While "The Anatomy of Fear" is a great and interesting read, I feel only movie buffs or hardcore horror/science fiction fans would enjoy this read. For the fellow nerds like myself, I recommend giving this a read.

Four Skulls

October 5, 2014

Say No To Drugs @Mattmolgaard

Say No To Drugs

Author: Matt Molgaard
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Publisher: HNR Publishing
Length: 41 pages

"Say No To Drugs" is a collection, of two shorts, that resemble the drive in's grindhouse cinema of the seventies. Featured in this collection are "The Pot" and "Blue".

In "The Pot" two high school students are trying to score some weed but instead get something much more horrific.
In "Blue" a young man must figure out of he's experiencing the most horrific hallucination ever or are these maddening visions and experiences something more.

Also included is a short story from the author's two year-old daughter.

"Say No To Drugs" captures the 'Reefer Madness' vibe but takes it to another level of horror. Provided as cautionary tales of what drug use can do to you, 'The Pot' and 'Blue' will make you think twice before using.

The author takes the reader on a journey filled with drugs and remains to keep the stories grounded in reality. His characterization and voicing of the teens in 'The Pot' are spot on. I could eavesdrop on teens today and they would have the same conversations Ray Waltz and his friend.

'Blue' is an acid trip gone horribly wrong and expressed with such vividness on paper that I felt as I was living the horrible drug induced trip.

Both stories fit the theme of the collection and while both show slivers of a dark comedy; the stories are more horror than anything else. The author also includes a short story from his daughter at the end of the book and it's clear that his love for writing has been in instilled in her as well.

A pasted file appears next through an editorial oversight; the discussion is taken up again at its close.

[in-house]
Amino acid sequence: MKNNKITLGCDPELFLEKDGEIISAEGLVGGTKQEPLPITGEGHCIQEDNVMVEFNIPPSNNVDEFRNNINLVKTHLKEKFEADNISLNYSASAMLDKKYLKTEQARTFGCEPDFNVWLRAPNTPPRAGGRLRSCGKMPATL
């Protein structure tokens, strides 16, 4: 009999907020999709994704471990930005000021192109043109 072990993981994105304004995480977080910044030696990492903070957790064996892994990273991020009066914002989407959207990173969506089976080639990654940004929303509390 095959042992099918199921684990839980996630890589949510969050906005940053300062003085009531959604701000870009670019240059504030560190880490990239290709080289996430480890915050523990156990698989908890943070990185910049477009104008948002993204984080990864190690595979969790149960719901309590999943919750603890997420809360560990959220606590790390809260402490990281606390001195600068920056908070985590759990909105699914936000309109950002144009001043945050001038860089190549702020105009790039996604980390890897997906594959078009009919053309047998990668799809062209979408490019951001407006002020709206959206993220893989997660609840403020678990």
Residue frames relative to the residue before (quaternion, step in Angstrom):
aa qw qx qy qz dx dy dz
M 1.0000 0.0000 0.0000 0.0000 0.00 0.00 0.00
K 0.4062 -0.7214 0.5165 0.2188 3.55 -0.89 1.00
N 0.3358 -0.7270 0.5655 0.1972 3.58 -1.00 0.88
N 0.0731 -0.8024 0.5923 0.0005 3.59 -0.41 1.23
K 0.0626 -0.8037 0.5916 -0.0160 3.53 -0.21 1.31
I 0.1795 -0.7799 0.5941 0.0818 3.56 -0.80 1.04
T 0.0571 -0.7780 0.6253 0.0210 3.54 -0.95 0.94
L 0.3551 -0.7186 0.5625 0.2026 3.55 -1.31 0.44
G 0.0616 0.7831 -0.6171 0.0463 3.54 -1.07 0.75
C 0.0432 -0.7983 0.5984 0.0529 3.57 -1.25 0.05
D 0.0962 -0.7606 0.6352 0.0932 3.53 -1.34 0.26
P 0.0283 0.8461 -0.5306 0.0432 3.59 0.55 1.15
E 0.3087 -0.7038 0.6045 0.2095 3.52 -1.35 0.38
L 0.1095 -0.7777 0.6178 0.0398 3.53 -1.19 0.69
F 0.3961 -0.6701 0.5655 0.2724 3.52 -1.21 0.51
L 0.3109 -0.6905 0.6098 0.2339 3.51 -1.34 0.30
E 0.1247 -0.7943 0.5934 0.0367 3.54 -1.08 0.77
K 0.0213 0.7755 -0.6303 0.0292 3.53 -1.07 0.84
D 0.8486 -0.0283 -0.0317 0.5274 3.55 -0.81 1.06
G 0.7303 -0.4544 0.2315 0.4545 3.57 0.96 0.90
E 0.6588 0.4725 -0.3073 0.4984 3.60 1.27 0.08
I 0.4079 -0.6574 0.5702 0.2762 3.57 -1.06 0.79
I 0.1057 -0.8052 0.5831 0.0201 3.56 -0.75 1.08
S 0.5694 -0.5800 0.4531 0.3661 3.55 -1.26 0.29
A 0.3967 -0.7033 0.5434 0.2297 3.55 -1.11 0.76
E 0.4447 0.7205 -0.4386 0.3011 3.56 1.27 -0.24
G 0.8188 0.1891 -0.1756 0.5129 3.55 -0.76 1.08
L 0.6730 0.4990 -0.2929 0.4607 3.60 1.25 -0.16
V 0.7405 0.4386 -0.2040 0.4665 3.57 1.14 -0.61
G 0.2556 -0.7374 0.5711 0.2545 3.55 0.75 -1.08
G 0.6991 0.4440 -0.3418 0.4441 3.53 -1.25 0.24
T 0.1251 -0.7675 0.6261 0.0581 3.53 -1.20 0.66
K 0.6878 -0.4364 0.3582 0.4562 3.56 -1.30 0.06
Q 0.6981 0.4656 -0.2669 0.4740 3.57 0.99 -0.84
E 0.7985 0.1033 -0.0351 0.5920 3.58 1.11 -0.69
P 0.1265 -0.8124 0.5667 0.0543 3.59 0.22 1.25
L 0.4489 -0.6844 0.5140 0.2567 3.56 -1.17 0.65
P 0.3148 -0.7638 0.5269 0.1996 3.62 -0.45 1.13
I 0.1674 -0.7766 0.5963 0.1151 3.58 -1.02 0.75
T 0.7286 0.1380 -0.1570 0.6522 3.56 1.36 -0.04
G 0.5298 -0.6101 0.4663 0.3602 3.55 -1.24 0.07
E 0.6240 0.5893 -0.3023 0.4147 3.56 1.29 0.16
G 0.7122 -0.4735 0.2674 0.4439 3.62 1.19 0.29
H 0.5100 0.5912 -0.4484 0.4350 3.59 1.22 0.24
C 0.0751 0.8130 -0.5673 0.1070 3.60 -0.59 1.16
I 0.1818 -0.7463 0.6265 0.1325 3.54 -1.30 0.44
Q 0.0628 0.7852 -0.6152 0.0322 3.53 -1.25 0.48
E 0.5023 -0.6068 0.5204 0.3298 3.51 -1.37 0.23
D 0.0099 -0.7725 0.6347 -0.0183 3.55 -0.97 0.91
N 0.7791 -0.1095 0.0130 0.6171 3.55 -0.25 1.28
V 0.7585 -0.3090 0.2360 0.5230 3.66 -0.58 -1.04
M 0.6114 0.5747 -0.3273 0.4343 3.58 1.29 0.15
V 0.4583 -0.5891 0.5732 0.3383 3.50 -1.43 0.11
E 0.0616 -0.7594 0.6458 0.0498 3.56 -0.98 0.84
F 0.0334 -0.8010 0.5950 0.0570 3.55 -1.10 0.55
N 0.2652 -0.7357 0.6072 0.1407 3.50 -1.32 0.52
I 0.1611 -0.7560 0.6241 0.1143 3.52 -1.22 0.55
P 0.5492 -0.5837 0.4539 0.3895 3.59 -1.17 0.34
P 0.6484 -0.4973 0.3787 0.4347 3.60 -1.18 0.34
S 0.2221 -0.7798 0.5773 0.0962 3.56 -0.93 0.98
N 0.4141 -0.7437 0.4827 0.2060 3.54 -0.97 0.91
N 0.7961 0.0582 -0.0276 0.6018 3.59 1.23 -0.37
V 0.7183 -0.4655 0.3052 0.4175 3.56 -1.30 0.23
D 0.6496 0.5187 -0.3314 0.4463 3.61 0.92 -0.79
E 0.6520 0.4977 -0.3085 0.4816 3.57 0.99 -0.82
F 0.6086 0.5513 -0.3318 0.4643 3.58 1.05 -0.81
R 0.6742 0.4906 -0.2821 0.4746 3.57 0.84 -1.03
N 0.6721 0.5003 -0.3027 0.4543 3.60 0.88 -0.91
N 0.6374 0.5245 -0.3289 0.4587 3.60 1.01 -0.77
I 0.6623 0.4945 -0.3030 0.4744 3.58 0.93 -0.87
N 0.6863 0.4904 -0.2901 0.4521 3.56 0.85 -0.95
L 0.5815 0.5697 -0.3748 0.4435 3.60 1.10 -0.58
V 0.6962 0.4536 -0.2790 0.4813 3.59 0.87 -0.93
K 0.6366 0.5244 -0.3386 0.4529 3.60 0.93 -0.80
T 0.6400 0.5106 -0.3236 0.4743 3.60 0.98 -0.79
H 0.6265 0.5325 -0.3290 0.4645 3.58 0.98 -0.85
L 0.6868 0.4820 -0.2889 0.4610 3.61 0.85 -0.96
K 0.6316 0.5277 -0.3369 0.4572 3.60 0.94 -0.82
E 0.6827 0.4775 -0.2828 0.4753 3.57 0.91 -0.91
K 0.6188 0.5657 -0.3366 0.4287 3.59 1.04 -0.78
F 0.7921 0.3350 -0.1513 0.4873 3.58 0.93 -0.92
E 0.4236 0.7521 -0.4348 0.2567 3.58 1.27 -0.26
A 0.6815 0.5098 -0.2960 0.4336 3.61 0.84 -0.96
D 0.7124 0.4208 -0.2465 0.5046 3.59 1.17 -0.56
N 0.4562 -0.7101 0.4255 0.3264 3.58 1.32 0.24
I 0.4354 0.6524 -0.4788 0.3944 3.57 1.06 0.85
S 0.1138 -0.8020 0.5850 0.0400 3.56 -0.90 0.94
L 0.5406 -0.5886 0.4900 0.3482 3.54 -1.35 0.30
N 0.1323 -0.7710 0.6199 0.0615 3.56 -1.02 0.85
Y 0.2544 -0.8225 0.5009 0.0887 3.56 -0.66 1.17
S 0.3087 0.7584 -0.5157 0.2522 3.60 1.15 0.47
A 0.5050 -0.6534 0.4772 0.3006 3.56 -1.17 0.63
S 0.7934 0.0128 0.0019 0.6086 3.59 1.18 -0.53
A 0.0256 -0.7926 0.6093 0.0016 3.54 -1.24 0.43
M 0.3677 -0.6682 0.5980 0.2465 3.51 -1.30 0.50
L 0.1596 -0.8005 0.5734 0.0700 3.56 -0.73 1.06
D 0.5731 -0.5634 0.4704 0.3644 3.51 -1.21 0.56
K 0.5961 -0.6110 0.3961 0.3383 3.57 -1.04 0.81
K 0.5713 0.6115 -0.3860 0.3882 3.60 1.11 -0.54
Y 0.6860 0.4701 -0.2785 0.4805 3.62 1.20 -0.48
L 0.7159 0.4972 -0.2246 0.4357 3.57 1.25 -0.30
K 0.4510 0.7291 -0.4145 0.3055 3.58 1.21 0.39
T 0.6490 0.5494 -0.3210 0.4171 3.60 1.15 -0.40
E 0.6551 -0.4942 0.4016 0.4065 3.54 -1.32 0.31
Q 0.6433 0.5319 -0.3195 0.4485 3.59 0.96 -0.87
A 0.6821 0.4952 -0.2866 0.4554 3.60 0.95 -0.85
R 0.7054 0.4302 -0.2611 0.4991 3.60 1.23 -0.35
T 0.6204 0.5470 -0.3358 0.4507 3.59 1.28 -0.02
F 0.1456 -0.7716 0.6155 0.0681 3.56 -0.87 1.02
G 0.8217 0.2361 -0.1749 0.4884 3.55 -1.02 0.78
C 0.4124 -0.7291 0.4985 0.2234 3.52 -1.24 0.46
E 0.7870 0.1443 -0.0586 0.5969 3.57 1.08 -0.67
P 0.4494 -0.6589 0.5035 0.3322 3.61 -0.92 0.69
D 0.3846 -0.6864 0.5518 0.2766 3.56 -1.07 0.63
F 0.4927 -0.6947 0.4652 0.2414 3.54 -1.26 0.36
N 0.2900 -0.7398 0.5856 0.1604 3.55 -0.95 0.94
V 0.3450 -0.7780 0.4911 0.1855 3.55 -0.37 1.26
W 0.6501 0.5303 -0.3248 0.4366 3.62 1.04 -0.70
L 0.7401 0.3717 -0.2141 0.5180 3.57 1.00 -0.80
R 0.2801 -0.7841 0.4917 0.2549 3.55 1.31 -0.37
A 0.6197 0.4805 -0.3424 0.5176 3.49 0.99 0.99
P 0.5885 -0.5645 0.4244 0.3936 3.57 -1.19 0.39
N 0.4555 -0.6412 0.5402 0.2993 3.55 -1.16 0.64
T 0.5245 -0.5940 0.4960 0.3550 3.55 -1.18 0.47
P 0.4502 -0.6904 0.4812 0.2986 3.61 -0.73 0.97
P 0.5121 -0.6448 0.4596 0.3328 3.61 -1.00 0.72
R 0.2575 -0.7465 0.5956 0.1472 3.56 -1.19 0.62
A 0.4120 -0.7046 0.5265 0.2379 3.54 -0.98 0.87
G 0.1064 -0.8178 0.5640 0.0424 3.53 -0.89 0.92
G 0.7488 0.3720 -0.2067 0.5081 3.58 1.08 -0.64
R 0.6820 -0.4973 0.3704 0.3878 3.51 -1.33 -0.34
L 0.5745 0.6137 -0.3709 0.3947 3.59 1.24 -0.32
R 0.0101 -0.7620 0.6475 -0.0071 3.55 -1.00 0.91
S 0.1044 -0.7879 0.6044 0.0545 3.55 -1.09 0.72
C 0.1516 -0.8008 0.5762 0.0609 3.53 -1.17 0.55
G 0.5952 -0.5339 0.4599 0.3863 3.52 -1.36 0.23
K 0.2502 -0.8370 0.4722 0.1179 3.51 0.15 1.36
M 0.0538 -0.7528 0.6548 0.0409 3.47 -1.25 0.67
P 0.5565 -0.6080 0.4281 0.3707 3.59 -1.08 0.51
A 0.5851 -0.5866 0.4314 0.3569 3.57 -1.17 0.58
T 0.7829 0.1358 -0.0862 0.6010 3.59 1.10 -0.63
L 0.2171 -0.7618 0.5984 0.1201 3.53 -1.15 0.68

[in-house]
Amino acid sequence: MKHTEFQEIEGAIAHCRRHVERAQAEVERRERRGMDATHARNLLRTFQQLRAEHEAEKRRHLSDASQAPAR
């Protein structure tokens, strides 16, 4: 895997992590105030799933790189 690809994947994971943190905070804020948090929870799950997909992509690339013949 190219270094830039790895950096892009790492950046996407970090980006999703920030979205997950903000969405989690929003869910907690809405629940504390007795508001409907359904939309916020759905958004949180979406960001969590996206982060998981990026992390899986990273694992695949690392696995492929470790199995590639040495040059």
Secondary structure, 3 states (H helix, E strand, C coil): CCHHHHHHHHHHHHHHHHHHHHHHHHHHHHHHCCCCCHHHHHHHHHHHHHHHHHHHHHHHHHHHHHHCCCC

Five Skulls

September 29, 2014

Frightful Tales: Rose's Thorn by @WesJThomas

Frightful Tales: Rose's Thorn

Author: Wesley Thomas
Length: 102 pages
Frightful Tales: Rose's Thorn

From the twisted author that brought you 'Terror Train', comes his latest offering, a new horror collection.

Frightful Tales is a collection of horror novellas, each book is based on real Urban Legends. From the creepy, eerie, chilling and down right horrifying! Each tale tells of a myth originating from the United Kingdom. This collection is not for the fainthearted.

Rose's Thorn"
Emily and Declan have been best friends their whole lives. But Emily comes from an incredibly wealthy family, and Declan's background is quite the opposite. One Christmas Declan's neglectful and abusive father forgets to buy any presents for him. Emily, feeling sympathetic for her best friend gives him a doll. Declan has a secret hobby for playing with dolls and is delighted, and grateful for having such an incredible friend. But after several unexplained coincidences and mind-numbing terror, he soon wishes she had never given him this doll.
Author Wesley Thomas is back again with another chilling short story. "Rose's Thorn" is the first novella in the Frightful Tales series and boy does it impress.

Declan loves to play with dolls, but he keeps it a secret from his father in fear of abuse. His friend, Emily, lends Declan one of her dolls during a stressful time in hopes of cheering him up.

Once the doll arrives at his place, things begin to go south. From several unexplained occurrences to piss your pants moments of terror; the author handles the characters and pacing with precise control.

The act of inanimate objects coming to life has always unnerved me. From "Child's Play" to "Mommie Dearest", and now "Rose's Thorn"; dolls have a way of instilling fear.

This novella isn't all horror as the author weaves an intricate plot around the doll's origins that will cause the readers to feel a range of emotions.

It is nice to read the author's works and see how he improves with each one. "Rose's Thorn" is terror at it's best.